We then had a lovely sail to Cuttyhunk, Ma. This is a very small island about 2 hours from Newport that is a quiet and protected anchorage with excellent lobsters! There are little fisherman “huts” along the dock and you can order your lobster to go and enjoy on the boat. You can do a little walk along a sandy trail and enjoy SUP if it is not blowing 15-20mph, as I found out the hard way. After 1 night here, we moved back to the “mainland.”
South Dartmouth, Ma was our next 3-night stay and is a favorite for me to date. I spent time with a dear friend from med school and her husband. They drove us in a car (what a concept) and stopped at great spots in nearby Westport. We enjoyed catching up over drinks and one of the best lobster rolls, butter, not mayo at Bayside, an outdoor restaurant, with a final stop to the Dockside in town for homemade ice cream. The mooring field, no anchorage, was filled with a massive number of classic, well kept boats, mostly sailboats. It offered a large, calm mooring field with many miles to SUP. We stayed on the New Bedford Yacht Club moorings. The staff was very pleasant and offered a free launch into their club, dinghy dock, heads and showers. All very clean with their club right in town on Elm Street. The town is small and charming boasting farm to table dining, with my favorite The Farm and Coast Market (Bridge Street) which is a restaurant/wine shop and more. Great breakfast, lunch, premade foods, market options with fresh produce and a wonderful wine selection (rose!), desserts, smoothies and coffee. Everything you need when you are on a sailboat. Another acai bowl/smoothie shop, People’s Pressed, is on Elm Street. Besides SUP, you can run across the drawbridge, about ½ mile to the other side for good views of the Bay and back into South Dartmouth and its quaint New England style homes. You can walk to the Ace Hardware, 1.7 miles, or if you have a local friend, you can provision at Shaw’s grocery store about a 10 minute drive.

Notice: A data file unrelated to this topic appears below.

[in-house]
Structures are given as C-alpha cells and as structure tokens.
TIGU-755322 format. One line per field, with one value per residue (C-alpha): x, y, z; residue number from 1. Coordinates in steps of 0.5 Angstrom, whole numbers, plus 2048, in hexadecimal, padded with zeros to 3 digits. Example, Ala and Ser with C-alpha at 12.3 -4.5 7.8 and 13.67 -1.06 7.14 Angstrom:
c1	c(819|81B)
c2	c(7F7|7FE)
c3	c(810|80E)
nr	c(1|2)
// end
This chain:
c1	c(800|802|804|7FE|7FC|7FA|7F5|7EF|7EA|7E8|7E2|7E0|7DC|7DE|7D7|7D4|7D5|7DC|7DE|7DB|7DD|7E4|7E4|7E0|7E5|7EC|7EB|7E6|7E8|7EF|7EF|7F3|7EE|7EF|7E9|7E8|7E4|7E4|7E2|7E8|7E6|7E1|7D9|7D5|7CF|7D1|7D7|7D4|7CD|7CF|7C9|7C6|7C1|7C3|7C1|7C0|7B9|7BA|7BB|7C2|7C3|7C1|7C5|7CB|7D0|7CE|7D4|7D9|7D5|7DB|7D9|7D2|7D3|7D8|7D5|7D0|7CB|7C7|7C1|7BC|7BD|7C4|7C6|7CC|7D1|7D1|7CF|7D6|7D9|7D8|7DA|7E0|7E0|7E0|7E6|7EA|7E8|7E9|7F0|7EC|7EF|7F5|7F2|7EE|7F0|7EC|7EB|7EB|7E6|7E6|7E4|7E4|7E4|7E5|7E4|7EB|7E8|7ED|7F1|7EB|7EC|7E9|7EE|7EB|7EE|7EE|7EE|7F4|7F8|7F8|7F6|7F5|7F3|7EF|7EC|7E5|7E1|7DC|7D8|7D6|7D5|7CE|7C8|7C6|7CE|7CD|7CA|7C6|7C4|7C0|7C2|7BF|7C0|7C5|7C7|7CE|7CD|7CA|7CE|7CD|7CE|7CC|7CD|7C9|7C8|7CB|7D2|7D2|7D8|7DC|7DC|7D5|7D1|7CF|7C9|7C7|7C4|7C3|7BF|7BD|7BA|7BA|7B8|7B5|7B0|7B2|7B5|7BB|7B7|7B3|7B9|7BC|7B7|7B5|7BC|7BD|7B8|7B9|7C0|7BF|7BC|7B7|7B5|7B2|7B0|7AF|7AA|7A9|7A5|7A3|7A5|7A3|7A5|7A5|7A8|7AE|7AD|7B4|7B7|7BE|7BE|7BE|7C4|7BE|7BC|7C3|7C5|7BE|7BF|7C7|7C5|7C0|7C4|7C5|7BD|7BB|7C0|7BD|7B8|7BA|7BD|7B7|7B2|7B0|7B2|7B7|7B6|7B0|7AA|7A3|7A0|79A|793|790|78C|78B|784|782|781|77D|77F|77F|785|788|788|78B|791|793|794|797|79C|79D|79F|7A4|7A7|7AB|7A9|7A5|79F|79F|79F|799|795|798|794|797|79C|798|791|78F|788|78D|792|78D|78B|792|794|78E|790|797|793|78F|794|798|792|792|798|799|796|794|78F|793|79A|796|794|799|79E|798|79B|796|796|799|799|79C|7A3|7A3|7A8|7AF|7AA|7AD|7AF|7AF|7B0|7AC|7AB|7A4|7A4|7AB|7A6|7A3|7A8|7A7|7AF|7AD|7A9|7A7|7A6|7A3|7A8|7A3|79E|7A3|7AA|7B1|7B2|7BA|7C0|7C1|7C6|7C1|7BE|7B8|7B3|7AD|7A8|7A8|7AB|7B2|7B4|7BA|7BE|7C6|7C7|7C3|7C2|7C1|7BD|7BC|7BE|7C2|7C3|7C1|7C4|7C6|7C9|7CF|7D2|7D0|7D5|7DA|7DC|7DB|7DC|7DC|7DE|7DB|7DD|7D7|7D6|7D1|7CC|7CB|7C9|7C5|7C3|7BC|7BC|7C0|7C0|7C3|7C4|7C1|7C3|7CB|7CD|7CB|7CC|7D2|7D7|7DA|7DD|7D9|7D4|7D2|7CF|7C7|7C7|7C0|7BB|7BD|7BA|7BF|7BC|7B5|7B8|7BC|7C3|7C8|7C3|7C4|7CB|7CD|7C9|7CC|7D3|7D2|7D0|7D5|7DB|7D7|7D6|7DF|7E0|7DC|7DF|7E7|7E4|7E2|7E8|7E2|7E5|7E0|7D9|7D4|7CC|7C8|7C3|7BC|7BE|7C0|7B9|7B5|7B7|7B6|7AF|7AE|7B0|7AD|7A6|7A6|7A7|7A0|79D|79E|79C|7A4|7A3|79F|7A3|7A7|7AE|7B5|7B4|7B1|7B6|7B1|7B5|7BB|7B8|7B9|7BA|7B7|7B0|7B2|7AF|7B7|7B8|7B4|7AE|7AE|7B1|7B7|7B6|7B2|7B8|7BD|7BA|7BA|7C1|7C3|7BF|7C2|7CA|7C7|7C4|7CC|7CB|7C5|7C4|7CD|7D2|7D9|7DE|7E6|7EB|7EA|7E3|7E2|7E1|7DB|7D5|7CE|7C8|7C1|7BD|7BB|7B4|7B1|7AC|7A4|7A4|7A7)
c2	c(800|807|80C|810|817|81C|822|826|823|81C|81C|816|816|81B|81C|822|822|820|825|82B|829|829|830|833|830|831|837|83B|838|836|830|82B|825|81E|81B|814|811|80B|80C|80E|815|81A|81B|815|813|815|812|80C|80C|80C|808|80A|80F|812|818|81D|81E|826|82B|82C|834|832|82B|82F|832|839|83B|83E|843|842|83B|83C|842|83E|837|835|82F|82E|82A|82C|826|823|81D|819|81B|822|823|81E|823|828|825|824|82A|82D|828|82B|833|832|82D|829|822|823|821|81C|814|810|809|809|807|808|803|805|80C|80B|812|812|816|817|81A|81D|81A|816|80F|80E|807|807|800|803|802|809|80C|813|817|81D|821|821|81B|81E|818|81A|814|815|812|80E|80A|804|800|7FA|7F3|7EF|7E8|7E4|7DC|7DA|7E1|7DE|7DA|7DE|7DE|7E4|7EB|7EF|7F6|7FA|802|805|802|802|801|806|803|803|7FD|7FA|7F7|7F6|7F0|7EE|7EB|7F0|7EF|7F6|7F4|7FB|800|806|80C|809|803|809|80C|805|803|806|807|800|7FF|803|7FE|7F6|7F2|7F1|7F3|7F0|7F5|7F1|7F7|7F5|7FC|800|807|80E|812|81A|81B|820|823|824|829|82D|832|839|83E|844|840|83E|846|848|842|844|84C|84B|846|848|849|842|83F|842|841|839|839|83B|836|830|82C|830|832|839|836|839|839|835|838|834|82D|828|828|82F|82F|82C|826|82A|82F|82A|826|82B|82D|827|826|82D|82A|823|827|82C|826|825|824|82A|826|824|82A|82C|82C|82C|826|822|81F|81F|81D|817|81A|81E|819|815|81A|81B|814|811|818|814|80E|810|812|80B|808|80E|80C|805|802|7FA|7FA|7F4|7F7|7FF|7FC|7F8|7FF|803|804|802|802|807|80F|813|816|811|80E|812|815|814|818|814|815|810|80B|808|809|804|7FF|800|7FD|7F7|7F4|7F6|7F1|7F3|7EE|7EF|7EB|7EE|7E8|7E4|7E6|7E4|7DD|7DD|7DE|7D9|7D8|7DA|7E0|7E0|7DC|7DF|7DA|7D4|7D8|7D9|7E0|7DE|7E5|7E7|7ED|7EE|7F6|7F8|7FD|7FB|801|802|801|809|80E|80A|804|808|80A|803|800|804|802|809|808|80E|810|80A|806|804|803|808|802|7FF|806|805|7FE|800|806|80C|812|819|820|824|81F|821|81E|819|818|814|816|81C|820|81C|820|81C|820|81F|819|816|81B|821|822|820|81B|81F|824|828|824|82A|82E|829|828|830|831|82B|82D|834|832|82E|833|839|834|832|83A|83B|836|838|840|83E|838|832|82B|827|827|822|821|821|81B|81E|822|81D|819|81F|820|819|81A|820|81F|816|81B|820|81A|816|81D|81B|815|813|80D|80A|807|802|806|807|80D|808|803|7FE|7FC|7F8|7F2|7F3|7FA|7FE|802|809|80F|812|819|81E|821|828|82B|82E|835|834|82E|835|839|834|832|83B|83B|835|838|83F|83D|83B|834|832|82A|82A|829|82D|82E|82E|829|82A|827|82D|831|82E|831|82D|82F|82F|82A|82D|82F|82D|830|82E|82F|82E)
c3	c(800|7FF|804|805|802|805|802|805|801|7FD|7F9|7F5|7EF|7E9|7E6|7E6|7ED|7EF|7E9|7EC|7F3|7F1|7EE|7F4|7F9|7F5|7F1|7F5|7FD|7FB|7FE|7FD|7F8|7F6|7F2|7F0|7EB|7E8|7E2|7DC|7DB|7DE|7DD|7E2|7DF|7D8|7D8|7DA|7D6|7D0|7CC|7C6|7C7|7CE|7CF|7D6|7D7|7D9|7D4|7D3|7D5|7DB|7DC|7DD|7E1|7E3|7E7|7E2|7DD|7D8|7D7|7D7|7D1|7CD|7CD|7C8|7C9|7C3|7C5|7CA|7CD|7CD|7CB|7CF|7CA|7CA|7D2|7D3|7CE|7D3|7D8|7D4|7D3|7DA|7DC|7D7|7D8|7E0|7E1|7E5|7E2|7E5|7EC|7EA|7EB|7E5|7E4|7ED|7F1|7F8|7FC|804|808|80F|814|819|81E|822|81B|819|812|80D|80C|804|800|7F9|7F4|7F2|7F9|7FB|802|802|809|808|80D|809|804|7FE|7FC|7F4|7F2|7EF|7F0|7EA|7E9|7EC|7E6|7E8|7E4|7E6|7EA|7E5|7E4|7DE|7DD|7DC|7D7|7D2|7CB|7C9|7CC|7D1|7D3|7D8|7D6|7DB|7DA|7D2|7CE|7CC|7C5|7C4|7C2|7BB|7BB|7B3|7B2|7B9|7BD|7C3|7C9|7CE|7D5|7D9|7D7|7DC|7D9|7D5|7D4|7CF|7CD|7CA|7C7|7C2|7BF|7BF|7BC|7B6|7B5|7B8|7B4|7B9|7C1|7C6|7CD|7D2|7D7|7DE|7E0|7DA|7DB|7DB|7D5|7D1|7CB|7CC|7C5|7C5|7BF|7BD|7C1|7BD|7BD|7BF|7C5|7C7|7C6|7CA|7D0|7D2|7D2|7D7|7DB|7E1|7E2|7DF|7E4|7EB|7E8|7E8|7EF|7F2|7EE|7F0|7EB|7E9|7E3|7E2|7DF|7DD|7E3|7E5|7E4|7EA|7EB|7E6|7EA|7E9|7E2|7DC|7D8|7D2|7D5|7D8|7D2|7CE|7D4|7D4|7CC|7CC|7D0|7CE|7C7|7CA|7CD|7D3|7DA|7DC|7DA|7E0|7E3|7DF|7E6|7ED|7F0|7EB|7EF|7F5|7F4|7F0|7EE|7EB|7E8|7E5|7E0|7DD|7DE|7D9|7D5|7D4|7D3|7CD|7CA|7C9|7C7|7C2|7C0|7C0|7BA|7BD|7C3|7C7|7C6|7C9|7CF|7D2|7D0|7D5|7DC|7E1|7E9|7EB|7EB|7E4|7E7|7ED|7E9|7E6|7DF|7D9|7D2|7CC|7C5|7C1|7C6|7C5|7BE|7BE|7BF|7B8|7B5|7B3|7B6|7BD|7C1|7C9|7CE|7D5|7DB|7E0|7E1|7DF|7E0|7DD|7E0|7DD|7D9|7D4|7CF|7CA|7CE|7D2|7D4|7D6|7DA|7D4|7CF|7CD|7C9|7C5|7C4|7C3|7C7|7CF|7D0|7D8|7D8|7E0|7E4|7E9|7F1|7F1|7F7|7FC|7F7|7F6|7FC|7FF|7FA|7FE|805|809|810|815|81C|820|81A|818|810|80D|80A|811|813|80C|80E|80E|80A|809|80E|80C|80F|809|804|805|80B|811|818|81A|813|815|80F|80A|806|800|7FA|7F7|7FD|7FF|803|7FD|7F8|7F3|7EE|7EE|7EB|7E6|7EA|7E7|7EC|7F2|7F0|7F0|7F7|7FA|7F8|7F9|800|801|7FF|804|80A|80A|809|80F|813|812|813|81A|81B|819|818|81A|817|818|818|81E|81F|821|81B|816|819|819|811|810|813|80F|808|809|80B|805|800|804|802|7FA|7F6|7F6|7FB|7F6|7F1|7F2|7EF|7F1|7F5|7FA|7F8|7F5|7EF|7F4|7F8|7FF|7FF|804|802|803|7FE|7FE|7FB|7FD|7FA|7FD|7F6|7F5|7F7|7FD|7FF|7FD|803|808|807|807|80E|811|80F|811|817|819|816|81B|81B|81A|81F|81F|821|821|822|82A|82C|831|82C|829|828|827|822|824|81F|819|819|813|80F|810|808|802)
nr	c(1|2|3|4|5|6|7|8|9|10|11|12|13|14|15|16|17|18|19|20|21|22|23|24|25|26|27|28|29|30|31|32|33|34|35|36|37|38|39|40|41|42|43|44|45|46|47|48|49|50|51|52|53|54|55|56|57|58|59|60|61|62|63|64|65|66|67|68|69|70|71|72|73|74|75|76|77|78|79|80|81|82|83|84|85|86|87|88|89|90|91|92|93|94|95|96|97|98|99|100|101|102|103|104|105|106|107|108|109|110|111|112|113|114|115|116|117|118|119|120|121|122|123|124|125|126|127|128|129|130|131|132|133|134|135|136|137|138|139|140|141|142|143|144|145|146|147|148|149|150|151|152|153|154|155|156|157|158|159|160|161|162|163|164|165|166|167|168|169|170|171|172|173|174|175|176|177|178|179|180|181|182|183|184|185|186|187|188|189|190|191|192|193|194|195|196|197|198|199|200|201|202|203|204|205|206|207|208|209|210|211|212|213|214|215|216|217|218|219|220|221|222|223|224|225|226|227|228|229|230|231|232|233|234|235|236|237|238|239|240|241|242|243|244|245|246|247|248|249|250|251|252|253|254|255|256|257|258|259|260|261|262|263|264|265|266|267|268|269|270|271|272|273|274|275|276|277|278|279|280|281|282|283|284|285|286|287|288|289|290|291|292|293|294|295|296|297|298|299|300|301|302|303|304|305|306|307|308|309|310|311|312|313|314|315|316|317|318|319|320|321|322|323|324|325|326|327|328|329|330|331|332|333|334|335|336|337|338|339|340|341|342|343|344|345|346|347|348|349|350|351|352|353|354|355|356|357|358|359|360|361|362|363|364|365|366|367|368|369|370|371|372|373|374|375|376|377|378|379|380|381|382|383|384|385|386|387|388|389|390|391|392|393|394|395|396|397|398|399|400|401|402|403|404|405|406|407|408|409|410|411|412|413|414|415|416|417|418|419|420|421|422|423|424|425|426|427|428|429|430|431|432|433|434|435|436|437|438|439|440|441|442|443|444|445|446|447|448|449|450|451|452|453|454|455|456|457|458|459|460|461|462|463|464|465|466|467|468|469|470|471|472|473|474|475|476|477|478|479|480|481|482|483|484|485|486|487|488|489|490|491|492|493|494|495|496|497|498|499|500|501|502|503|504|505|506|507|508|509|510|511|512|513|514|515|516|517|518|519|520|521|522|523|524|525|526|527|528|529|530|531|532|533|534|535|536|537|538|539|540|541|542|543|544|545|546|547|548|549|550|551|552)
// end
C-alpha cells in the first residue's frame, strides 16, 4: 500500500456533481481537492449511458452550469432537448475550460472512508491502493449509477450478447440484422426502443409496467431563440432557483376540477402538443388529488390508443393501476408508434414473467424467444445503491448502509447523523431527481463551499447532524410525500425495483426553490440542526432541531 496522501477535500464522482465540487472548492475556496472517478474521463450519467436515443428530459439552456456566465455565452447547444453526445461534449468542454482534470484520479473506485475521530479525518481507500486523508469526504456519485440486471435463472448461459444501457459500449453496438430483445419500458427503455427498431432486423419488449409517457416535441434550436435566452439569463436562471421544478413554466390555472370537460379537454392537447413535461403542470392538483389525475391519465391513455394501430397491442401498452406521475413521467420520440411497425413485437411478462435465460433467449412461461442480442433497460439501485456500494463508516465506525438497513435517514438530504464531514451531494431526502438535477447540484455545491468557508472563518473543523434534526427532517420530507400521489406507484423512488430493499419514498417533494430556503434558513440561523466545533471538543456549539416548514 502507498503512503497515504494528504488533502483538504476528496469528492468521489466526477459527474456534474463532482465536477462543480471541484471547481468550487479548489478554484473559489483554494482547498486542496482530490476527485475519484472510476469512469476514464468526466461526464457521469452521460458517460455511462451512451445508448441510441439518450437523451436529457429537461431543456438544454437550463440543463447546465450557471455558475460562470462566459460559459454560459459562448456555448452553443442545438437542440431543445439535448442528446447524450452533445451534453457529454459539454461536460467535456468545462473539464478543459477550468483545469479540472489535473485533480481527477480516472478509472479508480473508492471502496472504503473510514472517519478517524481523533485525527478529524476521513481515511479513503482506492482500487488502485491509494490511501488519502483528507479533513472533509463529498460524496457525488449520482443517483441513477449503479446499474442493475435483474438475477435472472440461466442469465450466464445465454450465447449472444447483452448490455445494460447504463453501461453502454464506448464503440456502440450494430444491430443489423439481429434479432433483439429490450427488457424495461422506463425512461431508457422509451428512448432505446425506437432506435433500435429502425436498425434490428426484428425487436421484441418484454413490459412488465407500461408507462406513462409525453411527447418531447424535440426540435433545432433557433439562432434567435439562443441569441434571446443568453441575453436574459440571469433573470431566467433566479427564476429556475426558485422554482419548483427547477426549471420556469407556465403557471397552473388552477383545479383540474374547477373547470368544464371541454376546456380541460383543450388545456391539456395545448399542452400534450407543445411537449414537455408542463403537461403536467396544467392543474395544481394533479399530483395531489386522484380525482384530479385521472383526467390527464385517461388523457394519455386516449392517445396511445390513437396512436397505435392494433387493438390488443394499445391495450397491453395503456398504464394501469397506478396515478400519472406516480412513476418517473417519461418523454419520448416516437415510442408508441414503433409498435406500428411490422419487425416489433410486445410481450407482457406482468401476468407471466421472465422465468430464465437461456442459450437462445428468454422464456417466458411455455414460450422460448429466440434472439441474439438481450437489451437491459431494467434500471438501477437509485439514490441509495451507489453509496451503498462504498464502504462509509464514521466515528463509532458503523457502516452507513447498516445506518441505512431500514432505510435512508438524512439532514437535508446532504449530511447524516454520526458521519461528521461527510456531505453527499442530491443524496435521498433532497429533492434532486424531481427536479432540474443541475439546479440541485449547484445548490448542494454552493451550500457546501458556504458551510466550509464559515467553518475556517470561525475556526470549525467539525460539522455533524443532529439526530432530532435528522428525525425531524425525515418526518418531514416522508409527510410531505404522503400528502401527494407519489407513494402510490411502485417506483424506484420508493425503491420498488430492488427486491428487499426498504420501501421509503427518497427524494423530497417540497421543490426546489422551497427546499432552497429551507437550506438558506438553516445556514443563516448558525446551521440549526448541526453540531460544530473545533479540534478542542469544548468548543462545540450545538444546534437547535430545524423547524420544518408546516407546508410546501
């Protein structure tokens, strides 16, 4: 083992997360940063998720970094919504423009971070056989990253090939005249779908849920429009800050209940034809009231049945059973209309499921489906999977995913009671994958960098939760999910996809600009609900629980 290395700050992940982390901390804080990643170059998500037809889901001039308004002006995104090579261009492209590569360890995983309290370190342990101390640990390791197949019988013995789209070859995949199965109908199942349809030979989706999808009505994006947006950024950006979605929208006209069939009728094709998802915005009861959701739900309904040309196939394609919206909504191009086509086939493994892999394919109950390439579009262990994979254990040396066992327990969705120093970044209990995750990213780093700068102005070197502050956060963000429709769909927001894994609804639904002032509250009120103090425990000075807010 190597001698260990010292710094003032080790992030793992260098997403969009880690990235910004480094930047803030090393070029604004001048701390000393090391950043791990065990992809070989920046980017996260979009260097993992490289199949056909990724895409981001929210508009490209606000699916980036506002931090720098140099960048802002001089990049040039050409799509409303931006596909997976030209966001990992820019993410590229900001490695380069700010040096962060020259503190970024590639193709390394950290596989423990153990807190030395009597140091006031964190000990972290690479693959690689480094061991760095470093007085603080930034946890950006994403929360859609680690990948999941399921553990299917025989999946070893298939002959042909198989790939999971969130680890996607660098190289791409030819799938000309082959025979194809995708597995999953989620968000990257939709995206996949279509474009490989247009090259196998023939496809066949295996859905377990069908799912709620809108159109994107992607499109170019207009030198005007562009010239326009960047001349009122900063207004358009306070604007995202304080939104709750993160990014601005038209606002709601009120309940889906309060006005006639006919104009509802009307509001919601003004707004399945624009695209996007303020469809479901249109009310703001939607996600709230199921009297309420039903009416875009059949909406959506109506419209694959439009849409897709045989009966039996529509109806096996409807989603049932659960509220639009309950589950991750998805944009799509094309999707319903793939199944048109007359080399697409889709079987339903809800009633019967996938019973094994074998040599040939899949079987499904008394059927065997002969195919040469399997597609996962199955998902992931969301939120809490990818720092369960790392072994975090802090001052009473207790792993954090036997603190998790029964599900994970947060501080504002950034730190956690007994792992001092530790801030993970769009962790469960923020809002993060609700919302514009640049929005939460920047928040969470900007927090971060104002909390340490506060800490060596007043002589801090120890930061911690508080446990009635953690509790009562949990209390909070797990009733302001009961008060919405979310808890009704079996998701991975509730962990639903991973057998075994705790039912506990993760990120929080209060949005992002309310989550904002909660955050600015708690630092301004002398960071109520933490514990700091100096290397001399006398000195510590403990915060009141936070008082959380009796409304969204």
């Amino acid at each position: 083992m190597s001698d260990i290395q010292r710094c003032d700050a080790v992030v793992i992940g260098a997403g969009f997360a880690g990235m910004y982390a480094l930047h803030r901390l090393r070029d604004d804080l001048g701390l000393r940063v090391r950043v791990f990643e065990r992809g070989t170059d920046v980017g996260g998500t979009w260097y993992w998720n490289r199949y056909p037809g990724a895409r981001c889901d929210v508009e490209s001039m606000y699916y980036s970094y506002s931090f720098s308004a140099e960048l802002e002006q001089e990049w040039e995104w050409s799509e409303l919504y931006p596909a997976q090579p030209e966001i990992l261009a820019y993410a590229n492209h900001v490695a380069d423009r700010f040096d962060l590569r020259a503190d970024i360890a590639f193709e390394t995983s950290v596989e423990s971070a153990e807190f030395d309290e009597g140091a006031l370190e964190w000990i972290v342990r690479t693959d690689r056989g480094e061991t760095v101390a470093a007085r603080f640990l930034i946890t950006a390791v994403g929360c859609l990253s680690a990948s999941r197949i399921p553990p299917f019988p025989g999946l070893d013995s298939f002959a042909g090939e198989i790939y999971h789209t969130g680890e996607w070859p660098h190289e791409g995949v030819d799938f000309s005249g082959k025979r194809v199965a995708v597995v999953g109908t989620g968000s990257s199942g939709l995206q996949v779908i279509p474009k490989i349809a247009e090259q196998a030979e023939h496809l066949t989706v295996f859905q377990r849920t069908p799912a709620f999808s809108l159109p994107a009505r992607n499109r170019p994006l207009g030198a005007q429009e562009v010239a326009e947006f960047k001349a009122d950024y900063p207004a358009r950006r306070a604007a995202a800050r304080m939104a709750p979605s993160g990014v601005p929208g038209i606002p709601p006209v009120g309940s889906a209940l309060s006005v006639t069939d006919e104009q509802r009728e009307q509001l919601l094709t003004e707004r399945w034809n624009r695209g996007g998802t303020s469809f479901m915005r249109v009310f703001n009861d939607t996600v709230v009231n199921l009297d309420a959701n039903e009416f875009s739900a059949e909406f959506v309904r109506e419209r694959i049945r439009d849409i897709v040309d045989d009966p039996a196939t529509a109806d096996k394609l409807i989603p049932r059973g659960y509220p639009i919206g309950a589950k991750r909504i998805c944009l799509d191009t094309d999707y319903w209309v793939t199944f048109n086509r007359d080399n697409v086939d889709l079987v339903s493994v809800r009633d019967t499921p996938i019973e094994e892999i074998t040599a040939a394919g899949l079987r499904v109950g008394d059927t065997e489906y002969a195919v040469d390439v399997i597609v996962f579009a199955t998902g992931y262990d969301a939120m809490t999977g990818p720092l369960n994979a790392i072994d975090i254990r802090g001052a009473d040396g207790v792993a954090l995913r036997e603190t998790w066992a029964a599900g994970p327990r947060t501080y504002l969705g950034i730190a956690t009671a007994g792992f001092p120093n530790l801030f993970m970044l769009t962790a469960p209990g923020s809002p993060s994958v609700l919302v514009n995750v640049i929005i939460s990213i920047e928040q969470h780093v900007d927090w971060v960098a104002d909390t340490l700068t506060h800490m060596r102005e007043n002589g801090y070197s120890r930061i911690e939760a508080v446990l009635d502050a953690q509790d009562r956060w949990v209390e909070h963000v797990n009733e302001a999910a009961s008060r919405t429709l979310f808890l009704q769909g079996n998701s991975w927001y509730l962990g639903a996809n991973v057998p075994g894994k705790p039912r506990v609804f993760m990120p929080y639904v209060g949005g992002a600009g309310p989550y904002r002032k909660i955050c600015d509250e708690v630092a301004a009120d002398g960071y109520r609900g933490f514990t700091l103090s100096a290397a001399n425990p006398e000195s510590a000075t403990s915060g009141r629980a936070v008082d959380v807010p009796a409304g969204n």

The final stop for this entry is in Quisset, Ma. A 10 mile sail from South Dartmouth to a beautiful mooring field. It is a 1.7mile walk into Woods Hole. There are many blind turns and no sidewalks, proceed with caution. A trolley stops 2 blocks from the dinghy dock into town which can be a little safer. Once in Woods Hole there is a biking/running rail trail that heads up to Falmouth, about 10 miles. The mooring field is peaceful and picturesque and was able to SUP 3 miles around it.
I hope I didn’t ramble too much as writing is not my forte. In future posts I will try to offer fun places to see on shore, in marinas, anchorages, mooring fields and exercise options/running/biking/SUP with mileage and terrain, do’s and don’ts. In addition, I will give exercise and cooking onboard hacks, etc. Until the next time…